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Legislative Update: Week Two

Tuesday, Feb. 07, 2012

This is the second weekly report on the 2012 Utah legislative session from the perspective of the Utah System of Higher Education. The summary has been prepared by Dave Buhler, USHE associate commissioner for public affairs.

Education First and the Utah Student Association held a press conference Friday [Feb. 3] on the Capitol steps and students met with more than 50 legislators to emphasize the need to prioritize higher education. This was a significant effort by the students and Education First.

2012-2013 Budget. This past week the Higher Education Appropriations Subcommittee heard an overview of the system budget request adopted by the Board of Regents from Associate

Commissioner Dave Buhler and then from UVU President Matt Holland, USU President Stan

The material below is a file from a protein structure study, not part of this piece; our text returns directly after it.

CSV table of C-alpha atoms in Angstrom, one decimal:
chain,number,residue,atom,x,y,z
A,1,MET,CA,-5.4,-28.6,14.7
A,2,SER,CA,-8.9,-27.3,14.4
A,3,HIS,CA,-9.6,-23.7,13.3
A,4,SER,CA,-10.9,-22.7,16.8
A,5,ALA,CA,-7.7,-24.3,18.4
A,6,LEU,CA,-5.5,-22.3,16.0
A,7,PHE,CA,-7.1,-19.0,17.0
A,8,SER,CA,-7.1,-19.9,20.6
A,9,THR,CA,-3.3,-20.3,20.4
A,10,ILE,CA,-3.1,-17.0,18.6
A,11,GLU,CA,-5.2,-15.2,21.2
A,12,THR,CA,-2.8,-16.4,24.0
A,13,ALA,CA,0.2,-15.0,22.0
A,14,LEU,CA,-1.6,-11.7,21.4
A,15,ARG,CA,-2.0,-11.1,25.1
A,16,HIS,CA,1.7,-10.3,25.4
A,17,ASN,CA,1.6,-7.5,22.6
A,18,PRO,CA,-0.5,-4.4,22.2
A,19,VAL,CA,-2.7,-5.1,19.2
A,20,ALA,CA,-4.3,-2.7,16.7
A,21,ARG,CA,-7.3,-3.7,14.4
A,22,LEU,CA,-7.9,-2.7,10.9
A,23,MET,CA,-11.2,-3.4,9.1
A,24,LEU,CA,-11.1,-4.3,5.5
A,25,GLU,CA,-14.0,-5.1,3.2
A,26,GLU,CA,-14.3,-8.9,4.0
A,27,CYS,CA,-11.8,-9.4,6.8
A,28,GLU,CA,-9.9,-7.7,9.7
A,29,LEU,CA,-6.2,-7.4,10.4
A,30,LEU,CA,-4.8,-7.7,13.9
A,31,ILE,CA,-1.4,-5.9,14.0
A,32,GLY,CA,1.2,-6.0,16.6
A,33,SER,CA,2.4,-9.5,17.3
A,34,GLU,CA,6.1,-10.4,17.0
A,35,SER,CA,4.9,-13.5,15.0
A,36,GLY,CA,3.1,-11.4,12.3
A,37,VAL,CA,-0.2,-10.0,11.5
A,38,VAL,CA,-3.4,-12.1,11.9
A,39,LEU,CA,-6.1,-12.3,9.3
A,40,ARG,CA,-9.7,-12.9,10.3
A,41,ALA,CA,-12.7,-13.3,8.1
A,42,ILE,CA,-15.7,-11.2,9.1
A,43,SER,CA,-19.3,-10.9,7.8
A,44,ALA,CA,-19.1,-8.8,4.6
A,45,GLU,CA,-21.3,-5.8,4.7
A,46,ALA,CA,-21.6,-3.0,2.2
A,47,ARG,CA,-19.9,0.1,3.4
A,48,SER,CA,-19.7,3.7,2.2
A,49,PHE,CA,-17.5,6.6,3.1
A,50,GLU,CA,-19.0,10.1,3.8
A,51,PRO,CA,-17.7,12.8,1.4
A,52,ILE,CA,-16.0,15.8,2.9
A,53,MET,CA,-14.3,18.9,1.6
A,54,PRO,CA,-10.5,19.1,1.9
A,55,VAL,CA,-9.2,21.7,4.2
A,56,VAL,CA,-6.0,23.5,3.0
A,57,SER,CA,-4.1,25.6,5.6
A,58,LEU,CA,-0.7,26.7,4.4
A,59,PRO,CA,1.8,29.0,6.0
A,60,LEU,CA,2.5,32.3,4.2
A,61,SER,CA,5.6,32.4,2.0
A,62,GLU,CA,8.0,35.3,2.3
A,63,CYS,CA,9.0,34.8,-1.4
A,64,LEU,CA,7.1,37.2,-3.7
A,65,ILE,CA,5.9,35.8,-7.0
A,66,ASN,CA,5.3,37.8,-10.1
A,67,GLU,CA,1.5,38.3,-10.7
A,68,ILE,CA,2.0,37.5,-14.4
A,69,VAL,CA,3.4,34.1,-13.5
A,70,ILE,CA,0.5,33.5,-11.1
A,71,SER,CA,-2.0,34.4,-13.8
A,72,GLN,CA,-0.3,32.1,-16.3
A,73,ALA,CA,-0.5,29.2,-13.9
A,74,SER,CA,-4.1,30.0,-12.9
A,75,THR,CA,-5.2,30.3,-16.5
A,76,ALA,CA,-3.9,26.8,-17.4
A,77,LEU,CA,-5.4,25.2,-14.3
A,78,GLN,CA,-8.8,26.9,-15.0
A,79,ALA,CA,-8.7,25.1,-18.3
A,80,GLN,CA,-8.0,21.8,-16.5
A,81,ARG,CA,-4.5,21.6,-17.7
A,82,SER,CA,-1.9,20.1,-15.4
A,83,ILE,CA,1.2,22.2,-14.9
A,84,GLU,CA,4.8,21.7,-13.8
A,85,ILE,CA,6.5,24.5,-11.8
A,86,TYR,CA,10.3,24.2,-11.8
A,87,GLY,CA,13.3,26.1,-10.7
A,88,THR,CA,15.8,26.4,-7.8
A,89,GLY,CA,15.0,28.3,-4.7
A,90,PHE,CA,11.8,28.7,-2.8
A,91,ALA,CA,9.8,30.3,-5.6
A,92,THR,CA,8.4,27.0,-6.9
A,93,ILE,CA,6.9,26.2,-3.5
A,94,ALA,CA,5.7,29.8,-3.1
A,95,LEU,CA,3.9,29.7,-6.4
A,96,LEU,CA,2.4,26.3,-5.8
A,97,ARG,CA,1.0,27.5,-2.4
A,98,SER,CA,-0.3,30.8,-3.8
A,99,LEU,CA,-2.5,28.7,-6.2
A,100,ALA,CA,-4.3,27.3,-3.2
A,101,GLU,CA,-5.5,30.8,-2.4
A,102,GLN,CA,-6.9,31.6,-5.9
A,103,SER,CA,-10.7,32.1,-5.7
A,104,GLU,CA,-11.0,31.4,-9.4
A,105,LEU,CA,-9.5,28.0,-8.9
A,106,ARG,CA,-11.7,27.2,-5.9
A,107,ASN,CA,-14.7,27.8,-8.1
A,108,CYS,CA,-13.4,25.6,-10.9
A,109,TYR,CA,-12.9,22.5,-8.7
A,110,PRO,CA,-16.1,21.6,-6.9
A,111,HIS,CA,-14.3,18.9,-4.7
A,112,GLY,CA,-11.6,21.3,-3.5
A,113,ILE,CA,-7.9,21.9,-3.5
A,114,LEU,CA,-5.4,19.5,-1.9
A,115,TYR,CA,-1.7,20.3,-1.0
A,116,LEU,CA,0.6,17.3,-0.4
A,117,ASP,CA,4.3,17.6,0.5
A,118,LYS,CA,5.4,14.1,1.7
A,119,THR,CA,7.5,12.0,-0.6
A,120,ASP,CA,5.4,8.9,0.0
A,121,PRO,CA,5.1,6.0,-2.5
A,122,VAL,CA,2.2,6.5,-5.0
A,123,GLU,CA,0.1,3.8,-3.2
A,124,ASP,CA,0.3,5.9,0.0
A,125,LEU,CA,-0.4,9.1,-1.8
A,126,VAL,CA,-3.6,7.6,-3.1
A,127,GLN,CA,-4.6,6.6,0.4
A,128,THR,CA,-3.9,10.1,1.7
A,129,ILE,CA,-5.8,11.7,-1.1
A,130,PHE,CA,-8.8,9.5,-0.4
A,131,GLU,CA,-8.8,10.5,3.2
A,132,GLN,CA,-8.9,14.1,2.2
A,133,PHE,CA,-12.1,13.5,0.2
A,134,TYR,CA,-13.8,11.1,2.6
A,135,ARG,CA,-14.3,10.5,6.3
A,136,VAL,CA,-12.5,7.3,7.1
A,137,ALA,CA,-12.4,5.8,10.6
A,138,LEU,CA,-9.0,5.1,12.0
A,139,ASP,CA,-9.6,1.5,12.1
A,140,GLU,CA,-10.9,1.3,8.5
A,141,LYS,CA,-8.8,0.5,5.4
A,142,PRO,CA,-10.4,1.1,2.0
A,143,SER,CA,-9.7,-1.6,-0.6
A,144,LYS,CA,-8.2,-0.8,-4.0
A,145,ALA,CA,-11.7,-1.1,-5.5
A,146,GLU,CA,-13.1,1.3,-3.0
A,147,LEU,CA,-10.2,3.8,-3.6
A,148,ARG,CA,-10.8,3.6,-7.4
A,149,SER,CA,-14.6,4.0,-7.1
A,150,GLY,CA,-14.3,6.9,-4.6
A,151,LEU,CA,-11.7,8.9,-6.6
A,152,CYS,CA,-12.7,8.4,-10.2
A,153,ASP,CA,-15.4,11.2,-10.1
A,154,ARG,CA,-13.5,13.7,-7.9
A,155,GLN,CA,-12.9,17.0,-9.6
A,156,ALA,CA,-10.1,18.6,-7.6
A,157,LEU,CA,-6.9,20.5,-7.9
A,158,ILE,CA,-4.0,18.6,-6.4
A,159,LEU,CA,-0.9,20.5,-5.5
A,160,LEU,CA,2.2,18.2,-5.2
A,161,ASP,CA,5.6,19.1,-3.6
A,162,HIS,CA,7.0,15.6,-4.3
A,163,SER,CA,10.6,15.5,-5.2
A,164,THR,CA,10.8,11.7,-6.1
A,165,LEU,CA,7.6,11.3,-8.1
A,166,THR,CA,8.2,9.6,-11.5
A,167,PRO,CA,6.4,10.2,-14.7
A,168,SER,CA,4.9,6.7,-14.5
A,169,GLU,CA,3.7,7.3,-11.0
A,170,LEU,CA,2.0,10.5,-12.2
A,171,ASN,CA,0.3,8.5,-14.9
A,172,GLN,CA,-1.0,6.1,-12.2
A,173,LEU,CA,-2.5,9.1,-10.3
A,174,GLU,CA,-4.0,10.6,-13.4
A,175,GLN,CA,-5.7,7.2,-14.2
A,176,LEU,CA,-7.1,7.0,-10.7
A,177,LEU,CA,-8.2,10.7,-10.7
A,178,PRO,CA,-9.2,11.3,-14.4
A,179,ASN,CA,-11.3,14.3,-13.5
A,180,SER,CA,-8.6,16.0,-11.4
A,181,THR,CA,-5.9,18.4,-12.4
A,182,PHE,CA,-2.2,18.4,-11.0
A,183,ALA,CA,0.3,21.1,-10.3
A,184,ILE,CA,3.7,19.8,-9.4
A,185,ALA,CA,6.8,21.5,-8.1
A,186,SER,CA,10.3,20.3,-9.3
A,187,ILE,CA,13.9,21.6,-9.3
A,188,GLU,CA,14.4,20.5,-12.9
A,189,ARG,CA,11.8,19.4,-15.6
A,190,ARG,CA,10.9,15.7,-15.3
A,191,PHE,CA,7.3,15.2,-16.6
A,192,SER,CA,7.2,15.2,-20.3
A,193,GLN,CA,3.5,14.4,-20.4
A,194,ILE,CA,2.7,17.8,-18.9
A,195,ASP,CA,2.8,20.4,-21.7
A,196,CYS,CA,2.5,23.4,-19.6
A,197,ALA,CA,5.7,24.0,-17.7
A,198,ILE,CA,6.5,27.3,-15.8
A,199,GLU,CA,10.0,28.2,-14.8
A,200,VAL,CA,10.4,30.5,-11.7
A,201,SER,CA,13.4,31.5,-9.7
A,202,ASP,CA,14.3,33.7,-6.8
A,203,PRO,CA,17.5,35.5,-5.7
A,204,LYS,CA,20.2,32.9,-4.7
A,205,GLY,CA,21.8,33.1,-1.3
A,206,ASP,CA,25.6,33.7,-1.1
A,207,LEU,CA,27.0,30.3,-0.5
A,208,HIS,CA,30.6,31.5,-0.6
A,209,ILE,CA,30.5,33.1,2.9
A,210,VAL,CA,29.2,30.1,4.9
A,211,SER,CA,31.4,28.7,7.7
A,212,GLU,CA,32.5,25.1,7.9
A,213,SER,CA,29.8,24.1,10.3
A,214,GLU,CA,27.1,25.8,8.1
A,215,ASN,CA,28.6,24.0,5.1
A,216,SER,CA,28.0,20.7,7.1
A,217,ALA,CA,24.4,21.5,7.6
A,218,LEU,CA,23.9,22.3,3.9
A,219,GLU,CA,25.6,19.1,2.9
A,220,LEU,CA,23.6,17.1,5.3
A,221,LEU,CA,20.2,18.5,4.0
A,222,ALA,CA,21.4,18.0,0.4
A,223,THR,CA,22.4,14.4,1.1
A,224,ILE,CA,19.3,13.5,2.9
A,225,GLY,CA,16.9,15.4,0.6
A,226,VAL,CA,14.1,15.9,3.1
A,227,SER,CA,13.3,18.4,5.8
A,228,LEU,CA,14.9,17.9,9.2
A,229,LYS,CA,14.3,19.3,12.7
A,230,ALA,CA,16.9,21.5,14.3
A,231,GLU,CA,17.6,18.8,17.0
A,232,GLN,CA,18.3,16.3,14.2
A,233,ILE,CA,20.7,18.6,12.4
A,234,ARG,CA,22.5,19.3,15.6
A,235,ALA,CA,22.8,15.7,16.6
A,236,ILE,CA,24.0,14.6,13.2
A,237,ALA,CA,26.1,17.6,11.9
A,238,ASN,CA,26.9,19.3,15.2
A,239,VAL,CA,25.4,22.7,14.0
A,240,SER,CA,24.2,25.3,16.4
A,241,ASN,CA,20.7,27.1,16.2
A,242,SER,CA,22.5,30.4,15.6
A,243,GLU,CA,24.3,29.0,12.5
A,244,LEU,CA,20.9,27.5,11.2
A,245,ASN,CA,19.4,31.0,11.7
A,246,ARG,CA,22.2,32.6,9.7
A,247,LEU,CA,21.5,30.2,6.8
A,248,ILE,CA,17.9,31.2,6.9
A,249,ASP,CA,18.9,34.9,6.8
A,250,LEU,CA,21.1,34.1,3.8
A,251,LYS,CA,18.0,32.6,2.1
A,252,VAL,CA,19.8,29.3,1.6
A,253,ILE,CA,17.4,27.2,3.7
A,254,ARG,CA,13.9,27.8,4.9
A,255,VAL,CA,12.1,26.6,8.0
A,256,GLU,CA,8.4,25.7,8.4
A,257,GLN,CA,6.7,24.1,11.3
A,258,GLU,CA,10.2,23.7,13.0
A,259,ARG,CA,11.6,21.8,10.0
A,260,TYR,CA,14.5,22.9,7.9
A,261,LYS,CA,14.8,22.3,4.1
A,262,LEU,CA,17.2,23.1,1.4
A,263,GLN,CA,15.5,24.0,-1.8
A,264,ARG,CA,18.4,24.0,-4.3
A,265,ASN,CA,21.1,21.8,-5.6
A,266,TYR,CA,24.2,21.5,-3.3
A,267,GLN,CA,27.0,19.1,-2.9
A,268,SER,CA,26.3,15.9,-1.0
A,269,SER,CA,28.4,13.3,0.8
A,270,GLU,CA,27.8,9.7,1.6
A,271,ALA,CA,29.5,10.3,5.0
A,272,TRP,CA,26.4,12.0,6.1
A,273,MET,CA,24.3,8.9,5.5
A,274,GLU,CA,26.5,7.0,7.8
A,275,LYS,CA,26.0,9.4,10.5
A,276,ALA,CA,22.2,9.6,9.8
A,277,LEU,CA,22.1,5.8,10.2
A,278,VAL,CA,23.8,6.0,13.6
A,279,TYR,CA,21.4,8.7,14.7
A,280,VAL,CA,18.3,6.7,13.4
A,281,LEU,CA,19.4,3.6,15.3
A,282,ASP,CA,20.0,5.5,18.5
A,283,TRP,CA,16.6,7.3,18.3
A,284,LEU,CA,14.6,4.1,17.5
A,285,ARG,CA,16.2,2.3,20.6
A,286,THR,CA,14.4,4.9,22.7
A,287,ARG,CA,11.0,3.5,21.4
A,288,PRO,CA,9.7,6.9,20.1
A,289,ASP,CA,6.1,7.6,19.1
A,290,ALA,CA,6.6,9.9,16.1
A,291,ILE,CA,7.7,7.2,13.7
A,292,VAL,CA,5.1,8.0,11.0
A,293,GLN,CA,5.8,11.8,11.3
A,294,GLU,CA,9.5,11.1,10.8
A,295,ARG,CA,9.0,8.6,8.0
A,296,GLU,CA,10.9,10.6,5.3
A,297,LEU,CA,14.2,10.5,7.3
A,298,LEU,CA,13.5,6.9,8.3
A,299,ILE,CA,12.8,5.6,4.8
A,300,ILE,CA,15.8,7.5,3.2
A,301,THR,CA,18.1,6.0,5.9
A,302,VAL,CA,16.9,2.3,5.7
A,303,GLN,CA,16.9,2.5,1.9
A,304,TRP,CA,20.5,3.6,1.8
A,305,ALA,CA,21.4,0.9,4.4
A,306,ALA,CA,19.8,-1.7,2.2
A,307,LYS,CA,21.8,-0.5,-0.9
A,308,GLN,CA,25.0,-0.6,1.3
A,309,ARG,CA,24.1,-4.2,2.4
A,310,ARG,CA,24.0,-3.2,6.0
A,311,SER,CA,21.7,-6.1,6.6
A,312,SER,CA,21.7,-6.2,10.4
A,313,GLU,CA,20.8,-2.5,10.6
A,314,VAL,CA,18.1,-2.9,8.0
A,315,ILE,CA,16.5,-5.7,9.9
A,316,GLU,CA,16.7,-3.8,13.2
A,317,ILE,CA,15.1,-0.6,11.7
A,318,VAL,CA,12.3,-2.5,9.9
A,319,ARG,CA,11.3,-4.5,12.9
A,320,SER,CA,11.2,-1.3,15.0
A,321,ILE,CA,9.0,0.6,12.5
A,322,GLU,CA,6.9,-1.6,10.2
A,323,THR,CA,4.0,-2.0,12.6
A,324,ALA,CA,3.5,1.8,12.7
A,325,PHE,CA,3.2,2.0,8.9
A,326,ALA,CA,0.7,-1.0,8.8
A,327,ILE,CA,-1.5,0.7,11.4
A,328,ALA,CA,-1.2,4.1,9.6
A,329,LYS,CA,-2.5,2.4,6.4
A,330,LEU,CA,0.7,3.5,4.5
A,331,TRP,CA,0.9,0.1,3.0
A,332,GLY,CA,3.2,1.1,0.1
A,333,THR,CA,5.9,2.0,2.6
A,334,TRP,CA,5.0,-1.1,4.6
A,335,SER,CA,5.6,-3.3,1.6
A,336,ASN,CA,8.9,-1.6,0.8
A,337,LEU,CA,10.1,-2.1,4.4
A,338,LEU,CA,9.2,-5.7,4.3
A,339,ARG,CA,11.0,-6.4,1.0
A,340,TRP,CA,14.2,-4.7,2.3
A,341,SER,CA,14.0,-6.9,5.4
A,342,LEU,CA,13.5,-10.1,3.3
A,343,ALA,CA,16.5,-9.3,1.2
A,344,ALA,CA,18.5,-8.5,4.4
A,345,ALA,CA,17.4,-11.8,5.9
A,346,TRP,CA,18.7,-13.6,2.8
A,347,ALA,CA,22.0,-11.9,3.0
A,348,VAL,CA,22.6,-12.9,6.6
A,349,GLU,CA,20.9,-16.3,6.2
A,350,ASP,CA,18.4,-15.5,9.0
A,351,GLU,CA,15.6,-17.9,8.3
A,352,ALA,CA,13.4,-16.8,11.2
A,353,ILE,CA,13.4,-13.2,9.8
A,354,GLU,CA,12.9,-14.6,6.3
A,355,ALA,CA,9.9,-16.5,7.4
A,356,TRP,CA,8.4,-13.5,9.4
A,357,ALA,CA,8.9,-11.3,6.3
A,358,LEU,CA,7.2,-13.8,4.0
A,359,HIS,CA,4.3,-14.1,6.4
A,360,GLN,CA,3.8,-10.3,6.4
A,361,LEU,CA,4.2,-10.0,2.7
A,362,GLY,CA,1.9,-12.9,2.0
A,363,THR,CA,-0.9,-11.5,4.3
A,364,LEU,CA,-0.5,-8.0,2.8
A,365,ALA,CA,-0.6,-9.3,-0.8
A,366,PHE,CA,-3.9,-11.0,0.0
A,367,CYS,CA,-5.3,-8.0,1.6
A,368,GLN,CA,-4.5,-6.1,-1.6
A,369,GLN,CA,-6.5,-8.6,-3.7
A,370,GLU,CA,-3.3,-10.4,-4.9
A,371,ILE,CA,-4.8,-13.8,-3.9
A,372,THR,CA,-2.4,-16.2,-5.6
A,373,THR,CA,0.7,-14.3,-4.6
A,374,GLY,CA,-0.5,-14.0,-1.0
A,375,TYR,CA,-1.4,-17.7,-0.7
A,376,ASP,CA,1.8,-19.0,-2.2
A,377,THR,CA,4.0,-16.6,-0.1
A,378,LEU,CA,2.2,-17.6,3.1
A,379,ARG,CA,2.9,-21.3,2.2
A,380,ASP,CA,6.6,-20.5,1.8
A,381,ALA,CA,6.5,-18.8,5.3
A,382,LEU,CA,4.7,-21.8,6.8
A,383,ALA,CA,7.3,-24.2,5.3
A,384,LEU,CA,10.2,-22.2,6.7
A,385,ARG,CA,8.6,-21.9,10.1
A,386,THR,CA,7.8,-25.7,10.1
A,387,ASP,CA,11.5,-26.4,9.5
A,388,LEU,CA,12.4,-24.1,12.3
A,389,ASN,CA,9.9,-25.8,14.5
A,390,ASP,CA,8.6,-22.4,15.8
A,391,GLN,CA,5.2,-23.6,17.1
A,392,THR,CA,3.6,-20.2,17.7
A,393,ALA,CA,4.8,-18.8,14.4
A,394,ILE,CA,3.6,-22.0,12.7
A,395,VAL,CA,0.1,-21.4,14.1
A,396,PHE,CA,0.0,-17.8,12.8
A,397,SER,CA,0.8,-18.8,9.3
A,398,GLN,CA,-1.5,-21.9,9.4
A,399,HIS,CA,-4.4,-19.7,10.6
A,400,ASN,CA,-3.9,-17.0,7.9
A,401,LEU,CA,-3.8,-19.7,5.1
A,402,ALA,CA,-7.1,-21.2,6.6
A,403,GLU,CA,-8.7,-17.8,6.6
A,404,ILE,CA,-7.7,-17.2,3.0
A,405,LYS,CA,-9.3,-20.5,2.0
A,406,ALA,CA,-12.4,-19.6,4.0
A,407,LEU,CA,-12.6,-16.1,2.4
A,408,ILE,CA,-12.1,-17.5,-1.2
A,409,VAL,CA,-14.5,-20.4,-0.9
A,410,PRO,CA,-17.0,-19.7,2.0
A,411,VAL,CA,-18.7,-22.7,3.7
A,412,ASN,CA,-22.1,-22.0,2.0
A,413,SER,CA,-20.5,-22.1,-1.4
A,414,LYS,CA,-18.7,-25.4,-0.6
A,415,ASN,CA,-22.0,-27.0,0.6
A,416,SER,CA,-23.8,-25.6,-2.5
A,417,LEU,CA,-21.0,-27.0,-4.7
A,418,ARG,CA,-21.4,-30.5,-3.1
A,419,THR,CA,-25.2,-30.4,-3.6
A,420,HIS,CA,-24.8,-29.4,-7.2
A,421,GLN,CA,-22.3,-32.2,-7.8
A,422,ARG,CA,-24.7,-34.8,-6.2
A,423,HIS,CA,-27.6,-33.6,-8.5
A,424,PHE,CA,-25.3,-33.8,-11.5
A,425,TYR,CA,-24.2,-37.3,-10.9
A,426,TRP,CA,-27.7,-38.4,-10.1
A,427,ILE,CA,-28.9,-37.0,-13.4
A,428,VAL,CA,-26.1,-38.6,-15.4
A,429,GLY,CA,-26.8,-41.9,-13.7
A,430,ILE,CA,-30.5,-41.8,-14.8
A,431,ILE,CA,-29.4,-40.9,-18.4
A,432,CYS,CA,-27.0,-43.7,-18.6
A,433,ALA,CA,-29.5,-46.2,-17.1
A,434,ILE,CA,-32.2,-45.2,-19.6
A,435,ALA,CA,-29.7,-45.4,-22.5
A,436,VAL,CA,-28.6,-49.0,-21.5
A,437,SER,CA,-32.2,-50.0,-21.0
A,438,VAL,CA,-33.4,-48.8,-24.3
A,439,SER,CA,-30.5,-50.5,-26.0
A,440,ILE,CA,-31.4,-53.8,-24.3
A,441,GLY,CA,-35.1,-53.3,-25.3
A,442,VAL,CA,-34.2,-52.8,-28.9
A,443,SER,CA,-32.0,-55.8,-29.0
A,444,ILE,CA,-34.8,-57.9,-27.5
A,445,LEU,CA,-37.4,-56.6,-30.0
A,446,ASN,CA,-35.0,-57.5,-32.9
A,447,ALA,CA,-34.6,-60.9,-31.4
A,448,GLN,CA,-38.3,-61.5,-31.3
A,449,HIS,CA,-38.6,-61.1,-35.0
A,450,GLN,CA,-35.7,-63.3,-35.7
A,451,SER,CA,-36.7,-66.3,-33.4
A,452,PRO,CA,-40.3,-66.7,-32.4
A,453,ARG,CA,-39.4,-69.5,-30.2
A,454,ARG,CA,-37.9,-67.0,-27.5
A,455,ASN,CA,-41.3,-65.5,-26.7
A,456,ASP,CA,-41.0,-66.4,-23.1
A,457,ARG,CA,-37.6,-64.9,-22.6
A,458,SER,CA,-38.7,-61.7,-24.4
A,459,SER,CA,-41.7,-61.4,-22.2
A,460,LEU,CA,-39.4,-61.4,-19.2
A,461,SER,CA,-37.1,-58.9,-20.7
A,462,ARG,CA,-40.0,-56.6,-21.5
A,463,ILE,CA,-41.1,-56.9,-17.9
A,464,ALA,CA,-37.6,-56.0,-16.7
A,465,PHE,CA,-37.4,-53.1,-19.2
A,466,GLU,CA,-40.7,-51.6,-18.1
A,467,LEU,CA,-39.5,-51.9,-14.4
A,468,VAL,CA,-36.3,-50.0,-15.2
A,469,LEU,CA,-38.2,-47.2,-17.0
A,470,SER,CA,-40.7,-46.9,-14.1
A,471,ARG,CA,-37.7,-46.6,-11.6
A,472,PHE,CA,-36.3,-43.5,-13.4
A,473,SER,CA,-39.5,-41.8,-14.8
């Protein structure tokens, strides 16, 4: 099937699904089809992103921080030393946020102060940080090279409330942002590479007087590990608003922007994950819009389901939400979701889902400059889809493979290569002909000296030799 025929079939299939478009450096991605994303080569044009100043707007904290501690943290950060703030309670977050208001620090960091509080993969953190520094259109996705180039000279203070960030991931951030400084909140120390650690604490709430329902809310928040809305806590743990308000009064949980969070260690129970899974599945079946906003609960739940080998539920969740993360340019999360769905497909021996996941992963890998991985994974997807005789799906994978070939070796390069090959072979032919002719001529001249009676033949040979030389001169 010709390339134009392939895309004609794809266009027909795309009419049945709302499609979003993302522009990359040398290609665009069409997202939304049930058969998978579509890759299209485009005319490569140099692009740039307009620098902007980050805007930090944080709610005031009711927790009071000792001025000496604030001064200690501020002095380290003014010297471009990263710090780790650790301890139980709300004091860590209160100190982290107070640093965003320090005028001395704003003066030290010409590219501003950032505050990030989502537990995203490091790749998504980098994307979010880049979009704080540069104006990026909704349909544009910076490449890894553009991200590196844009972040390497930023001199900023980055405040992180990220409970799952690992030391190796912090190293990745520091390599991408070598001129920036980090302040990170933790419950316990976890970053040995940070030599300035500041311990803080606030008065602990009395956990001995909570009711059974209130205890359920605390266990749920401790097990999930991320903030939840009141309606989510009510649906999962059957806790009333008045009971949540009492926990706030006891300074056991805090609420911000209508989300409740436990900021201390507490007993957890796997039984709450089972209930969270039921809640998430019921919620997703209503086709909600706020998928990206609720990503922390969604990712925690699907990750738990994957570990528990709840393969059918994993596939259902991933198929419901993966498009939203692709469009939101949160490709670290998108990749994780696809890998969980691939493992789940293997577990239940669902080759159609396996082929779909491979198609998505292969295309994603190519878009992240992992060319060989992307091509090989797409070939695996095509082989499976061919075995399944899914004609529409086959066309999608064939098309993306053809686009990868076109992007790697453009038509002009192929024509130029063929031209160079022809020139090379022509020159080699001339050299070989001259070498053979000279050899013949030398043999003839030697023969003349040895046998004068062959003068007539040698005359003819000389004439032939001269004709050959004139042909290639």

Albrecht, Dixie President Steve Nadauld, Weber President Ann Millner, SUU President Mike Benson, and UofU President-elect Dave Pershing. Each president provided an excellent presentation highlighting institutional innovations and priorities and was very well received by the committee. At their next meeting (Tuesday, Feb. 7, 8 a.m.) the committee will hear from SLCC President Cynthia Bioteau and Snow President Scott Wyatt, followed by Commissioner Bill Sederburg and Chair David Jordan. The subcommittee is expected to begin voting on budget priorities the following week.

Key Legislation of Interest to USHE

  • HB 4, Higher Education Base Budget* by Rep. Mike Morley appropriates the base budgetfor all of the Utah System of Higher Education at the same level as 2011-12. It passed theHouse on Wednesday [Feb, 1] , 74-0 and the Senate on Friday [Feb. 3], 28-0, and now goes to the governorfor his signature.
  • HB 12, Corrections Education Amendments* by Rep. Bill Wright clarifies that the Board of Regents has a collaborative role but not responsibility for education of prison inmates. It passed the Senate 2nd Reading on Wednesday [Feb. 1] (28-0) and was circled on the 3rd Reading Calendar. It will likely pass this week.
  • HB 19S1, State Issued Identification Numbers by Rep. Wayne Harper has been substituted. The original bill may have prohibited the use of Social Security numbers or other nine-digit numbers by higher education. The substitute bill seems to have no impact on higher education operations. It is awaiting a committee hearing.